Ecosystem Restoration as Community Economic Development? an Assessment of the Possibilities

By Hibbard, Michael; Karle, Kristen | Journal of the Community Development Society, July 2002 | Go to article overview

Ecosystem Restoration as Community Economic Development? an Assessment of the Possibilities


Hibbard, Michael, Karle, Kristen, Journal of the Community Development Society


ABSTRACT

The decline of the primary economy over the past two decades has had devastating socioeconomic effects on rural communities and people across the American West. However, it has also opened up an opportunity to restore ecosystem health while rebuilding local communities--by organizing resource management efforts so that their objectives include not only environmental health but also the creation of jobs and wealth and promotion of strong local social institutions. It is an approach that has implications for agricultural and resource-based communities throughout the industrialized world.

This paper describes an assessment of a three-year demonstration project to test the possibilities of ecosystem restoration as a tool for community development. The assessment uses a quasi-experimental design to compare the socio-economic climate and community problem-solving capacity among four demonstration ("experimental") communities and two control communities. Baseline socio-economic data were collected on all six communities in 1998 and follow-up data in summer, 2001. Data sources include existing demographic, social, and economic statistics; household surveys; and in-depth interviews.

Keywords: civil society, community capacity-building, community economic development, ecosystem management

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INTRODUCTION

The decline of the primary economy over the past two decades has had devastating socio-economic effects on rural communities and people across the American West. However, it has also opened up an opportunity to restore ecosystem health while rebuilding local communities, through the shift toward "collaborative stewardship" between land managers and local communities. In the Pacific Northwest, this shift has emerged from the environmental, economic, and political crises over the management of federal timberlands that dominated the early 1990s. Similar cooperative, community-level approaches are emerging with respect to resource management on private lands, such as the Oregon Plan for Salmon and Watersheds (the "salmon recovery plan") and the watershed councils that have been instituted by several states including Oregon and Washington.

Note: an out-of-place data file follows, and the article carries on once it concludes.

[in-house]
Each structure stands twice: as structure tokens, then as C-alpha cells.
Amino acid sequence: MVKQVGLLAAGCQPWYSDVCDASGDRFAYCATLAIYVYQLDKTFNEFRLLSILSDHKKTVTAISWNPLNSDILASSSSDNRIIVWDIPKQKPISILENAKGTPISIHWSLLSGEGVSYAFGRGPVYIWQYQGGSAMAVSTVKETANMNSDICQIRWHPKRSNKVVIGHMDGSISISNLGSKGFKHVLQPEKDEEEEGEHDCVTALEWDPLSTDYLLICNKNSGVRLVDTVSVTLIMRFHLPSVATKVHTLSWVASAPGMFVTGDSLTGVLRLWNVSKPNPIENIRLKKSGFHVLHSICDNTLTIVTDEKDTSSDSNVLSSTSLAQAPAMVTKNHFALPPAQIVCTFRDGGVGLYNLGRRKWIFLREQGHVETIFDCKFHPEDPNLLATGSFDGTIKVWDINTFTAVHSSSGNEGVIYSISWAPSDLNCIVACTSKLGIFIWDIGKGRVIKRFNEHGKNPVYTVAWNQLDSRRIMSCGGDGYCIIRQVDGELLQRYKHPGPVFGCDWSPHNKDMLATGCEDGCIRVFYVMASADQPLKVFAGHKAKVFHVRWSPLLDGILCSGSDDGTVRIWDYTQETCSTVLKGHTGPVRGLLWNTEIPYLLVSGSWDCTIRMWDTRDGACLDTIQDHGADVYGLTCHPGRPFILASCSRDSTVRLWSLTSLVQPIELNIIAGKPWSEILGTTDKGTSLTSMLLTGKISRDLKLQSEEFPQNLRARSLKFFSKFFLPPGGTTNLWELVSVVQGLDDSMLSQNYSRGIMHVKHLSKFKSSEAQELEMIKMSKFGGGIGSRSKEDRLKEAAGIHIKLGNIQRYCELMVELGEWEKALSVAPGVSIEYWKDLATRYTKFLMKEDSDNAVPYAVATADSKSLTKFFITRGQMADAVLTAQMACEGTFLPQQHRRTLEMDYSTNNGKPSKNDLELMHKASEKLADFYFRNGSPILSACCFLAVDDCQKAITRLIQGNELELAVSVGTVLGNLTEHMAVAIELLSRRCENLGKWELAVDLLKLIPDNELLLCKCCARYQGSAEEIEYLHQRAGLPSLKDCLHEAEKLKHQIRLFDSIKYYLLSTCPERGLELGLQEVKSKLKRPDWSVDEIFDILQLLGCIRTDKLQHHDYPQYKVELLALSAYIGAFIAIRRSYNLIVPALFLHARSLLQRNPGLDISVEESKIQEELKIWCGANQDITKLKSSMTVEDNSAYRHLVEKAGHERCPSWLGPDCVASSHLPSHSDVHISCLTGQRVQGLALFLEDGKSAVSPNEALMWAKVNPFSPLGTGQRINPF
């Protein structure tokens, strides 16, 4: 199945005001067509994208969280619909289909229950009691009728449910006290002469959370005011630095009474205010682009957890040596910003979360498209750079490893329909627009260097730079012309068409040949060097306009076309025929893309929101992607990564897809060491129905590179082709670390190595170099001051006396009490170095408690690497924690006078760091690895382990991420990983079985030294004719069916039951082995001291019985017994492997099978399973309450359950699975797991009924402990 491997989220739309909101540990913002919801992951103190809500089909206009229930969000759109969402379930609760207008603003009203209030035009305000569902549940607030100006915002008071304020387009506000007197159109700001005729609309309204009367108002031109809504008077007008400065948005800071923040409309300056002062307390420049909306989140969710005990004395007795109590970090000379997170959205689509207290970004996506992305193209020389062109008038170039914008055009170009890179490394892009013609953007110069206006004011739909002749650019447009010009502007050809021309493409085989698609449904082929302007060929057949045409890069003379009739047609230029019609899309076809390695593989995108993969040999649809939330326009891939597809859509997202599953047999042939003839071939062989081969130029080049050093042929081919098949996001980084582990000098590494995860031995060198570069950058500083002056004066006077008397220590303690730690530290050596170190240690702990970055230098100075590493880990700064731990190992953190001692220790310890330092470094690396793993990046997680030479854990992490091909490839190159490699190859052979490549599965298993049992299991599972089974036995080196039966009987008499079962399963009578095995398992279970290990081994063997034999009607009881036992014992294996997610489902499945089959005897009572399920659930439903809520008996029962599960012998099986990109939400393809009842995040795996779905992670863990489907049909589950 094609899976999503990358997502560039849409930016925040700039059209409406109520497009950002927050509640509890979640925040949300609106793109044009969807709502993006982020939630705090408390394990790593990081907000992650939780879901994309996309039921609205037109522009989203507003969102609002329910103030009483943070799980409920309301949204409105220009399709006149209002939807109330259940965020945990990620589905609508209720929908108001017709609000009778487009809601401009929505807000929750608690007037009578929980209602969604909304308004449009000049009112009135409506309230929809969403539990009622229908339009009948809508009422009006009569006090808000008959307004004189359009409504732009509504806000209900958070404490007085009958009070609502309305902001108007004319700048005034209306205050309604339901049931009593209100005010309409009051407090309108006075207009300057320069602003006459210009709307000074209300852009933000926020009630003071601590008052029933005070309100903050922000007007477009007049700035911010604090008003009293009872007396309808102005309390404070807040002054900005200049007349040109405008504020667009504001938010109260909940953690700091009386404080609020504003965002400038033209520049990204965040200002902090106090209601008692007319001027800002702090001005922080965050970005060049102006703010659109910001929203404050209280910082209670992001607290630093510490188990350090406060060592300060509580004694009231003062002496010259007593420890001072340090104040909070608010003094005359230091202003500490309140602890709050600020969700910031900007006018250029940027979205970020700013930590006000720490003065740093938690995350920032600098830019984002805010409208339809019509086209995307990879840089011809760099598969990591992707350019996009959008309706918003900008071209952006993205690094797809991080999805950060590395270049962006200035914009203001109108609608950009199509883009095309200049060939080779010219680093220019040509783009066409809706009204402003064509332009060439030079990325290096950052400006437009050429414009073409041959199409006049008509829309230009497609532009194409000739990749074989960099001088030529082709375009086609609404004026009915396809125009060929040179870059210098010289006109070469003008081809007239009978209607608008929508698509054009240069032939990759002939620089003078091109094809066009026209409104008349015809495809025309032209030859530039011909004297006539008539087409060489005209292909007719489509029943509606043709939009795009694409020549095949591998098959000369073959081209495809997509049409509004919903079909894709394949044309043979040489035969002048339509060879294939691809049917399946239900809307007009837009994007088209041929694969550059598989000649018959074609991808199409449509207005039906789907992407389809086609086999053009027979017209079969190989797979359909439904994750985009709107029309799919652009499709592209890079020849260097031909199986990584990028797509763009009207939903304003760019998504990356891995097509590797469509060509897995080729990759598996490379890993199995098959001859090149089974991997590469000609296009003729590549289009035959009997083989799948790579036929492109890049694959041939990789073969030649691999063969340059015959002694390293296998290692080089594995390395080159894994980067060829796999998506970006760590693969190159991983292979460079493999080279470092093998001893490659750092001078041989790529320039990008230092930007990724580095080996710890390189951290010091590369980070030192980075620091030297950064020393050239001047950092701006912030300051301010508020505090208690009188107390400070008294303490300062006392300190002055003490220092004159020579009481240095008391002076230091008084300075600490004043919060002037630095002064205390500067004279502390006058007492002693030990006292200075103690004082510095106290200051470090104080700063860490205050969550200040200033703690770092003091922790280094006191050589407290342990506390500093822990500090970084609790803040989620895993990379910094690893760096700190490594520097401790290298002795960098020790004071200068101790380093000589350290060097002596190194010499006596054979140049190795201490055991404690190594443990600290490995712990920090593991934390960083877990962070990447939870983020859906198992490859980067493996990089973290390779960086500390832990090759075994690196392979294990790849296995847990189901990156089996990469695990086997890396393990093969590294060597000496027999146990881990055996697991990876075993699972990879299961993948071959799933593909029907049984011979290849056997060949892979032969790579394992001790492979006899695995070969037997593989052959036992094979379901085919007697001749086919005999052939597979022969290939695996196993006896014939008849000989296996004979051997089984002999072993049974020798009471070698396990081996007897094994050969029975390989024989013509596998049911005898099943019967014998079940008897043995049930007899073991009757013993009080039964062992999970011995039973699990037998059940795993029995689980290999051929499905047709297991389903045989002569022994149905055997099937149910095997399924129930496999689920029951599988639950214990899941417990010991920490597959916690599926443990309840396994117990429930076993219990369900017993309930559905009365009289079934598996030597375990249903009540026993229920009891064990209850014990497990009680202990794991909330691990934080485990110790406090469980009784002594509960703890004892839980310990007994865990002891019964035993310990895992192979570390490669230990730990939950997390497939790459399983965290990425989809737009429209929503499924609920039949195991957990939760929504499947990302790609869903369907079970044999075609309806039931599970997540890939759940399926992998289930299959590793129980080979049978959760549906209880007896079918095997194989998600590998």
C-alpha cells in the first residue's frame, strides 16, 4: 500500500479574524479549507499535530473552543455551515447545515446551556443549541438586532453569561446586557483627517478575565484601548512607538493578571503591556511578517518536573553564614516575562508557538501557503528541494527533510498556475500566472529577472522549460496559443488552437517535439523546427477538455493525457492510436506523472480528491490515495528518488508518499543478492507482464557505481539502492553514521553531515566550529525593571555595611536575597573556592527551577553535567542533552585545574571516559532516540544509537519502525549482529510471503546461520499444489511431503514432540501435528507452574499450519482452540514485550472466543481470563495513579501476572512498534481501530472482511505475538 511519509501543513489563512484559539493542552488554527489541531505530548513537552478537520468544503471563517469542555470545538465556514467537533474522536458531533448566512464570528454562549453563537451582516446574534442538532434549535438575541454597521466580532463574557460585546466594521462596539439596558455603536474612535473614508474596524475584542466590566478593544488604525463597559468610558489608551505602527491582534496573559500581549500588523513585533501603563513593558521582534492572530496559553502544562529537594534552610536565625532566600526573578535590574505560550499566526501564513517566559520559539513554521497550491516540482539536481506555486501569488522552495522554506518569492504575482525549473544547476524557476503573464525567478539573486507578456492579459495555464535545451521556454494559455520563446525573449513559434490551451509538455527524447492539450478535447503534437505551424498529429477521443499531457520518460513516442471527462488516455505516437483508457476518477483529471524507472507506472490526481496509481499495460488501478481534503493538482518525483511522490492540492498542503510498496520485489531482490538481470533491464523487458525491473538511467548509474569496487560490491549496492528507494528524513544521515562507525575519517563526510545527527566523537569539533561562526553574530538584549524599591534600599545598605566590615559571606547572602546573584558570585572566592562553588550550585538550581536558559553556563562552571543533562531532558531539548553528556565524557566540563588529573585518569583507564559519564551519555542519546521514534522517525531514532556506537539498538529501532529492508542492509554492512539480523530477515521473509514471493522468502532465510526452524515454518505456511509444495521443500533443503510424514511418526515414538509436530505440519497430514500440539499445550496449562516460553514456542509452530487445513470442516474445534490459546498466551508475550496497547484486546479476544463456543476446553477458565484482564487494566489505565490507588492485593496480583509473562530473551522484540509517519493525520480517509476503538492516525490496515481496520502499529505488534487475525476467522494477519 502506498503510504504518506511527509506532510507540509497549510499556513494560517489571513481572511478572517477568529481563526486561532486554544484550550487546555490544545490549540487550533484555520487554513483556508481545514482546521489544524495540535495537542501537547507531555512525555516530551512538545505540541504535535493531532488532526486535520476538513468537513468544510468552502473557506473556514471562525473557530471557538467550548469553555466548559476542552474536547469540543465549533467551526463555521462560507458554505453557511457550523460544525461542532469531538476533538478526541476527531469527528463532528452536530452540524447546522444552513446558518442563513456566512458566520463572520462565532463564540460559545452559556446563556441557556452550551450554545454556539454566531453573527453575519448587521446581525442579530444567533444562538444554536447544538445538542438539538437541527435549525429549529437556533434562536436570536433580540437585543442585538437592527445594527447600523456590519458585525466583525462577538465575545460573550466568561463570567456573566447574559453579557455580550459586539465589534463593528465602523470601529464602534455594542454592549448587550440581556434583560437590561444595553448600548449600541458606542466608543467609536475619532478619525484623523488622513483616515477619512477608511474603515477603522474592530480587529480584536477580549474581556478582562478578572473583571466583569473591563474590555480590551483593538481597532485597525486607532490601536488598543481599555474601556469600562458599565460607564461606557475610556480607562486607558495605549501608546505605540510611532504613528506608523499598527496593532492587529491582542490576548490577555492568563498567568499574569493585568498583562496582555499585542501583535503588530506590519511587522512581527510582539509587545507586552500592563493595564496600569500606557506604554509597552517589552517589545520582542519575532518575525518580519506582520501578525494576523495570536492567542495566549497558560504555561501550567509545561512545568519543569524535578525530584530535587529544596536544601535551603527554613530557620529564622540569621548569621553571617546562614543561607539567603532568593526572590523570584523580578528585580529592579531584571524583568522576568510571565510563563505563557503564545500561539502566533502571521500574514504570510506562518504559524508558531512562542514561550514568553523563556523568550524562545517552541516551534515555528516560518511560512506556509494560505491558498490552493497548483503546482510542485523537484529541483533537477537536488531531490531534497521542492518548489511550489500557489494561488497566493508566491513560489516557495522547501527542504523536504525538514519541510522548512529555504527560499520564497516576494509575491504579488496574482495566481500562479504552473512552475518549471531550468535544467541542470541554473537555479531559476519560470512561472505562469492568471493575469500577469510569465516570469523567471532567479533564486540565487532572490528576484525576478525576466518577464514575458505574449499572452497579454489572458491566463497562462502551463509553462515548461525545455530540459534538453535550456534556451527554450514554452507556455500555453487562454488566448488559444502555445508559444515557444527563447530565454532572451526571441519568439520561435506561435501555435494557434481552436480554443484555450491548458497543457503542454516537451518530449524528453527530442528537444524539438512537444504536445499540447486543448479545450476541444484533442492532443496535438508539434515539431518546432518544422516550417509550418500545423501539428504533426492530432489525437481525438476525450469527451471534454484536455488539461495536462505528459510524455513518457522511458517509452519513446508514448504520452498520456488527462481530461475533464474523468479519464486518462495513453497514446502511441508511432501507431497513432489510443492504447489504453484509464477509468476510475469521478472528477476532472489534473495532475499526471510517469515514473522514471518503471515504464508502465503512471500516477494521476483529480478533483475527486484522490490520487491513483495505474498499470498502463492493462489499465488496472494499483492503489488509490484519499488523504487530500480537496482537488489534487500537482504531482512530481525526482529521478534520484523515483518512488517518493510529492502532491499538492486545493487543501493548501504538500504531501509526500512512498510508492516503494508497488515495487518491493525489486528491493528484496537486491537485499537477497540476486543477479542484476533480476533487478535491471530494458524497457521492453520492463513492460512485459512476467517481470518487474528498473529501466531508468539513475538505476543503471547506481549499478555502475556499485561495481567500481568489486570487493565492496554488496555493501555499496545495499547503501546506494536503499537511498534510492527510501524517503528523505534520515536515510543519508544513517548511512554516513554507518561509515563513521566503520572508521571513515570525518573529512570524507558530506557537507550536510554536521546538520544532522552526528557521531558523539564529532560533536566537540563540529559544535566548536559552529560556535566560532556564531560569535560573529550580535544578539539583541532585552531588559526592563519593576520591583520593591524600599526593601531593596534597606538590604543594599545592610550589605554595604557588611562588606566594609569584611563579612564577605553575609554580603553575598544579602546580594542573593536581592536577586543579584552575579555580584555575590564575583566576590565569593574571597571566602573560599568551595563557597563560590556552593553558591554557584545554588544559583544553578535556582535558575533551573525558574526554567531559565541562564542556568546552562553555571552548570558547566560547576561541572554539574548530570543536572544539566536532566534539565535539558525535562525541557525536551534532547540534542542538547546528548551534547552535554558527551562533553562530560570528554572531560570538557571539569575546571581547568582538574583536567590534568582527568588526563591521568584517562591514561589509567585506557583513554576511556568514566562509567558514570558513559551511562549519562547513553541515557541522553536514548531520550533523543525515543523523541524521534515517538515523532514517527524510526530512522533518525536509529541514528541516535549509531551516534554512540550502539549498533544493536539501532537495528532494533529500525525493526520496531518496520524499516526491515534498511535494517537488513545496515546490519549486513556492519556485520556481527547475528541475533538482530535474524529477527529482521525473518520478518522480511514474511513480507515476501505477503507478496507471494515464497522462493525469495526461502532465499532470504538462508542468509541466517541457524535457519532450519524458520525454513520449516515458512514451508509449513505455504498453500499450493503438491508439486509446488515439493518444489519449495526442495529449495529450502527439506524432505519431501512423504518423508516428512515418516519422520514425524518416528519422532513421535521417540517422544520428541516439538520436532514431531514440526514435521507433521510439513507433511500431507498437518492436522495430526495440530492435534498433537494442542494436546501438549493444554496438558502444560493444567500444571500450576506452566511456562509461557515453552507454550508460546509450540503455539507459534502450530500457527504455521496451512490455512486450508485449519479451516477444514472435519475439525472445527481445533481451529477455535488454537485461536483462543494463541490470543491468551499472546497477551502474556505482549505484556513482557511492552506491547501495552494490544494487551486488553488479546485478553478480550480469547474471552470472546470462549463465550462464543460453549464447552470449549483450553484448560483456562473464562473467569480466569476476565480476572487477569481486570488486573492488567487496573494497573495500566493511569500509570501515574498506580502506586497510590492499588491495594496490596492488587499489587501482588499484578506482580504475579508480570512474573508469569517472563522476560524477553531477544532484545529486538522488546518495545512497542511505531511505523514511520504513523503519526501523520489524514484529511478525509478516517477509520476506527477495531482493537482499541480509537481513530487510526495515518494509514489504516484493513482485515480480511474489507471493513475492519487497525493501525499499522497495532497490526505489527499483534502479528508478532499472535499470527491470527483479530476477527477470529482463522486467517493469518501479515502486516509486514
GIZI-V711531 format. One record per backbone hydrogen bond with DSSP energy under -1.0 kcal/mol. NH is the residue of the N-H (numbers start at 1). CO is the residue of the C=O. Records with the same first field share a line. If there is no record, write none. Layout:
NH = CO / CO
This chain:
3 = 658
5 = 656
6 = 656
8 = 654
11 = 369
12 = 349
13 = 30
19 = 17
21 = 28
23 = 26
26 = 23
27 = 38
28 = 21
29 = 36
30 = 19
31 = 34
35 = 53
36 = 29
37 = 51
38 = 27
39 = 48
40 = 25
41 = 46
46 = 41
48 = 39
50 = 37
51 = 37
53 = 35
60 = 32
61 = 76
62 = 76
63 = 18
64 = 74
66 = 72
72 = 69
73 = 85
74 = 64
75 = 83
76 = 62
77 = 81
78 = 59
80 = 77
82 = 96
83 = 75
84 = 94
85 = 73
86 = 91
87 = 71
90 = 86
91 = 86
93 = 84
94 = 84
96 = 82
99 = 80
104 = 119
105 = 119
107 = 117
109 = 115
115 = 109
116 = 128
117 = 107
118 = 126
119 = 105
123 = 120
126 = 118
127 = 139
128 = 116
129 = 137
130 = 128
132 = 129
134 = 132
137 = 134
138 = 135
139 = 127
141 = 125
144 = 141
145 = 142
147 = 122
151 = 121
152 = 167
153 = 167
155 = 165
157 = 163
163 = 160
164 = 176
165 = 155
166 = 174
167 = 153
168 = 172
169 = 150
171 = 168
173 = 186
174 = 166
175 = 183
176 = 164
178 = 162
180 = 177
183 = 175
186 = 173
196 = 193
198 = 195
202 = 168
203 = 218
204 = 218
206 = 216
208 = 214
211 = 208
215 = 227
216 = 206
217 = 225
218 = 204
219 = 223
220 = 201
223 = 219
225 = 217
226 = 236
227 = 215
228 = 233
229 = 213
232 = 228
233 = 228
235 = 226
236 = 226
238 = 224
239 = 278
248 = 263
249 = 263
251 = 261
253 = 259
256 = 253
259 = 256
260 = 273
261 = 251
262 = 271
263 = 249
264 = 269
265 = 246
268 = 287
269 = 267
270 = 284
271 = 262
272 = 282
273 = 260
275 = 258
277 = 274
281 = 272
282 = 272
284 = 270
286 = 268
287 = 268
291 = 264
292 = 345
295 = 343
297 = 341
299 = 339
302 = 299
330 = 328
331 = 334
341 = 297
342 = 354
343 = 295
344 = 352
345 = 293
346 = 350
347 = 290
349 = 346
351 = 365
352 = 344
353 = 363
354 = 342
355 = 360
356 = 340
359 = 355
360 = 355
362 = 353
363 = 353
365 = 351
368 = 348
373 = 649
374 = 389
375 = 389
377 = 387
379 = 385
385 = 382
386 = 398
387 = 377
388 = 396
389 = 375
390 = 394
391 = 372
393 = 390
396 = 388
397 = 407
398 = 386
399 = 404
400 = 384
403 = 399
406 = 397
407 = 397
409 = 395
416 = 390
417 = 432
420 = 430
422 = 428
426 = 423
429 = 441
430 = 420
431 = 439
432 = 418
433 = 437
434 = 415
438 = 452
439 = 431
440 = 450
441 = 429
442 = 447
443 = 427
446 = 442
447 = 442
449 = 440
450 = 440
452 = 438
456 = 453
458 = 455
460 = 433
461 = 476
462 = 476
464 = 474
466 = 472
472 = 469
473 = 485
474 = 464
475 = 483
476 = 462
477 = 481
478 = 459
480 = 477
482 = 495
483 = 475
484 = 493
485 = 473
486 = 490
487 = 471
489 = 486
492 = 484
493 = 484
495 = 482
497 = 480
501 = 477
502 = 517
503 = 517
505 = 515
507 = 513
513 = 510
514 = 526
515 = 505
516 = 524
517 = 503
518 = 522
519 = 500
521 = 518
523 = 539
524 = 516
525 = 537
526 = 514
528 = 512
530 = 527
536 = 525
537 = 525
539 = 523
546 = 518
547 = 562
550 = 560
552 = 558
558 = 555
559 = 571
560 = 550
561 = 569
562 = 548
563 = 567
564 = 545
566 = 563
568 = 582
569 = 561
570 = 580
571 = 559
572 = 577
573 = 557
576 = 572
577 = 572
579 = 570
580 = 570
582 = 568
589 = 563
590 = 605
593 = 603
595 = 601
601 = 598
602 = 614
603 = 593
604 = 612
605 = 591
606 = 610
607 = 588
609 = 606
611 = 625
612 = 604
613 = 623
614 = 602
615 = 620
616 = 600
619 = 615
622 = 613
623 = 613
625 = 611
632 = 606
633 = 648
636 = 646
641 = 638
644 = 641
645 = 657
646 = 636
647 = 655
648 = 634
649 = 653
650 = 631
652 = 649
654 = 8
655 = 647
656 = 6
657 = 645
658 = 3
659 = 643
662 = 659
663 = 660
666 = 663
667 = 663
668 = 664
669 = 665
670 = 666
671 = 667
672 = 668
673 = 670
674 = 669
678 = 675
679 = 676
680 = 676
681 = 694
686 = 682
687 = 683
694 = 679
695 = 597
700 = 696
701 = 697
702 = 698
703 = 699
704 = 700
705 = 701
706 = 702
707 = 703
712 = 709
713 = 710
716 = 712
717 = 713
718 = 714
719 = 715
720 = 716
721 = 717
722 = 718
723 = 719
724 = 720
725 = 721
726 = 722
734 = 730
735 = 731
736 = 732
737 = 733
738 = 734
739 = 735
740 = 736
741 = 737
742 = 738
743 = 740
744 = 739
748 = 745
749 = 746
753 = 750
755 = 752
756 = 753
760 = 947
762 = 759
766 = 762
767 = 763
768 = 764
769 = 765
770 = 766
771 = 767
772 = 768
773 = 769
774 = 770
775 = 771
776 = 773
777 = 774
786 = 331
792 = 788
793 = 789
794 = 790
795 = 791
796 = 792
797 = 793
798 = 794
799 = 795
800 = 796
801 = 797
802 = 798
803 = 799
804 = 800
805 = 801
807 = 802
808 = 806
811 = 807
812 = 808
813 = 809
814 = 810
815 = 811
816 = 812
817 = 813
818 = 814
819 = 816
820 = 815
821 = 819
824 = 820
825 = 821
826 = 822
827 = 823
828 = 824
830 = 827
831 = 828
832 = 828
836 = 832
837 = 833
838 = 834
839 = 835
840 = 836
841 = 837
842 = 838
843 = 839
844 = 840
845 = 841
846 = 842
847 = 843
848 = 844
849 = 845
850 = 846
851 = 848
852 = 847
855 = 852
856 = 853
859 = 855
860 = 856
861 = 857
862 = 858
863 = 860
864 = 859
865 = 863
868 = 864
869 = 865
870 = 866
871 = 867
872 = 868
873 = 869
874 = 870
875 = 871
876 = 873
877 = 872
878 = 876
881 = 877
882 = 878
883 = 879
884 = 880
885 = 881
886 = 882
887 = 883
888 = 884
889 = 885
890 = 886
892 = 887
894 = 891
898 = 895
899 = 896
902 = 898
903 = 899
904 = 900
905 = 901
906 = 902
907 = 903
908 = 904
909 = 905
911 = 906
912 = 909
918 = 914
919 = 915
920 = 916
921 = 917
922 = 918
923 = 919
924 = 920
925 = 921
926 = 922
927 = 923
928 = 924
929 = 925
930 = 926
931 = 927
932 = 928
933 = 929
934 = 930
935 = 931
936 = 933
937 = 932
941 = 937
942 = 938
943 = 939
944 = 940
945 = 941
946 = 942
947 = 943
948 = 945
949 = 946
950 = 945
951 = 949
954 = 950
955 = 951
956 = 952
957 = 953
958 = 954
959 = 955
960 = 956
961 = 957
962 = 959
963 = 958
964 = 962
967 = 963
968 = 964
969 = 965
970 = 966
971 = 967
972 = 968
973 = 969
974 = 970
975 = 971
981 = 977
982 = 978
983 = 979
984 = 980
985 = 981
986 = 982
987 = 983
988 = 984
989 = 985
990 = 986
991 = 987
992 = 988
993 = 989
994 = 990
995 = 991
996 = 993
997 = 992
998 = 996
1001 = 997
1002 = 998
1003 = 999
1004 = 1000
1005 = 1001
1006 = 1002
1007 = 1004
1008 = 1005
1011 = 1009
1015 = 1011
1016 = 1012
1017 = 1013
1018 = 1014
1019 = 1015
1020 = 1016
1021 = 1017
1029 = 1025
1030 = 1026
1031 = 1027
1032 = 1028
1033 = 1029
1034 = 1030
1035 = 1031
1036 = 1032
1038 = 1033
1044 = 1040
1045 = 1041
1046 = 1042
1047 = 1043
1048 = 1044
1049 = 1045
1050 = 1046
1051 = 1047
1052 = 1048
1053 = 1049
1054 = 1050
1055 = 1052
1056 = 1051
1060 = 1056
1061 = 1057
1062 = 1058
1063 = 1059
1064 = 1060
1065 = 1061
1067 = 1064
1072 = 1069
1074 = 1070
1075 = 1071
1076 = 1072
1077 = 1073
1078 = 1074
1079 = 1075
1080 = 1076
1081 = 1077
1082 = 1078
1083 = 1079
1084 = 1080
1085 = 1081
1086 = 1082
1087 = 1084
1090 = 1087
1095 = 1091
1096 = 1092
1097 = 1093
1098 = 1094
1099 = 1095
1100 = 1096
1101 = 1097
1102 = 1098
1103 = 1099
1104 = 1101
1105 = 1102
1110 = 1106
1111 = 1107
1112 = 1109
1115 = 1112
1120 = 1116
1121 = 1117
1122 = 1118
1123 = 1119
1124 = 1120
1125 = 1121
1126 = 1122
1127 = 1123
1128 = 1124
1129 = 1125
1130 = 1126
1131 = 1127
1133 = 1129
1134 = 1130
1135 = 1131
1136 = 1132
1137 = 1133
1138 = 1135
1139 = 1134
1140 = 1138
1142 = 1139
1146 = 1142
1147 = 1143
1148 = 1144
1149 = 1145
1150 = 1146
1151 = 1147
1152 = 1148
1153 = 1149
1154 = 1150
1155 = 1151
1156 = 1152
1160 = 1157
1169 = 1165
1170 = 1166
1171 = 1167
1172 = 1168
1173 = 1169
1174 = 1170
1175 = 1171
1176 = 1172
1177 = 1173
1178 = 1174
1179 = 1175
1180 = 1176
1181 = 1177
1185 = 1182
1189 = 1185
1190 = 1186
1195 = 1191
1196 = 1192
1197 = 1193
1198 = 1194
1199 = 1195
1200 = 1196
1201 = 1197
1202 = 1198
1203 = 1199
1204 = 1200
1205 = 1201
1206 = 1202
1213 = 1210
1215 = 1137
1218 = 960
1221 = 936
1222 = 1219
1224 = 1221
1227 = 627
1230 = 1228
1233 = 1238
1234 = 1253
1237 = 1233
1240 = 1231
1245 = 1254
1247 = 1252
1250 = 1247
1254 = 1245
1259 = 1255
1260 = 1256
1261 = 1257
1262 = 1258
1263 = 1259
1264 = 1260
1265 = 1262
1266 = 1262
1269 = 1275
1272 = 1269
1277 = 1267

These community-based approaches are local, place-based projects, programs and policies that aim to "meld ecology with economics and the needs of community in pursuit of symbiotic sustainability" (Weber, 2000, p. 238). Their emergence has led to a new appreciation of the possibility of resource management as a community socio-economic development strategy. This is done by organizing resource management efforts so that their objectives include not only environmental health but also the creation of jobs and wealth and promotion of strong local social institutions. It is an approach that has implications for agricultural and resource-based communities throughout the industrialized world.

This paper reports on an assessment of a three-year demonstration project to test the possibilities of ecosystem management as a tool for community development. (1) The demonstration actively promotes community-based ecosystem management in four rural Oregon communities. The research question is:

 
     To what extent does the community-based approach to environmental 
     management contribute to enhancing community problem-solving 
     capacity? 

The assessment uses a quasi-experimental design, comparing the four demonstration ("experimental") communities with two control communities. Baseline socio-economic data were collected on all six communities in 1998 and follow-up data in summer 2001. Data sources include existing demographic, social, and economic statistics; household surveys; and in-depth interviews.

We begin by describing the situation of our study communities and, by extension, that of agricultural and resource-based communities in general. …

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